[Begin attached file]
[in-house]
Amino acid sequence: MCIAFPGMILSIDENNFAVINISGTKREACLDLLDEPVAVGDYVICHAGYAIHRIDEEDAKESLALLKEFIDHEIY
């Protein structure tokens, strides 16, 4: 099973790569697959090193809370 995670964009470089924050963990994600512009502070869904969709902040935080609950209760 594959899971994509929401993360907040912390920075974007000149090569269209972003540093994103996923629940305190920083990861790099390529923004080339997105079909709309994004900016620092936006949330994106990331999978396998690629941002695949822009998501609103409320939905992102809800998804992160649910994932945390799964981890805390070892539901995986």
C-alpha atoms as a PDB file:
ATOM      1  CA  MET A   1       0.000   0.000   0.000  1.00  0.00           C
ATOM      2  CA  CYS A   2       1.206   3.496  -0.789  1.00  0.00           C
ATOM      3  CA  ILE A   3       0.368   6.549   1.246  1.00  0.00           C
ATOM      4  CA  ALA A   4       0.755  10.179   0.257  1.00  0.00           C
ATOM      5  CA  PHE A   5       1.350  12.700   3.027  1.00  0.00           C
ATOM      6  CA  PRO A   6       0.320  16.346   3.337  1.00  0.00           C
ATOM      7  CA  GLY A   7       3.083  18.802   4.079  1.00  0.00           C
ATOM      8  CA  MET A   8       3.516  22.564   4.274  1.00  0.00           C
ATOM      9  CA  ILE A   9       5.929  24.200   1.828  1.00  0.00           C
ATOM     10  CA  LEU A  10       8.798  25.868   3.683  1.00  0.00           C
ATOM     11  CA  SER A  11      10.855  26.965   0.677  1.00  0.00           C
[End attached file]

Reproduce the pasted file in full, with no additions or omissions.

[in-house]
Amino acid sequence: MCIAFPGMILSIDENNFAVINISGTKREACLDLLDEPVAVGDYVICHAGYAIHRIDEEDAKESLALLKEFIDHEIY
């Protein structure tokens, strides 16, 4: 099973790569697959090193809370 995670964009470089924050963990994600512009502070869904969709902040935080609950209760 594959899971994509929401993360907040912390920075974007000149090569269209972003540093994103996923629940305190920083990861790099390529923004080339997105079909709309994004900016620092936006949330994106990331999978396998690629941002695949822009998501609103409320939905992102809800998804992160649910994932945390799964981890805390070892539901995986």
C-alpha atoms as a PDB file:
ATOM      1  CA  MET A   1       0.000   0.000   0.000  1.00  0.00           C
ATOM      2  CA  CYS A   2       1.206   3.496  -0.789  1.00  0.00           C
ATOM      3  CA  ILE A   3       0.368   6.549   1.246  1.00  0.00           C
ATOM      4  CA  ALA A   4       0.755  10.179   0.257  1.00  0.00           C
ATOM      5  CA  PHE A   5       1.350  12.700   3.027  1.00  0.00           C
ATOM      6  CA  PRO A   6       0.320  16.346   3.337  1.00  0.00           C
ATOM      7  CA  GLY A   7       3.083  18.802   4.079  1.00  0.00           C
ATOM      8  CA  MET A   8       3.516  22.564   4.274  1.00  0.00           C
ATOM      9  CA  ILE A   9       5.929  24.200   1.828  1.00  0.00           C
ATOM     10  CA  LEU A  10       8.798  25.868   3.683  1.00  0.00           C
ATOM     11  CA  SER A  11      10.855  26.965   0.677  1.00  0.00           C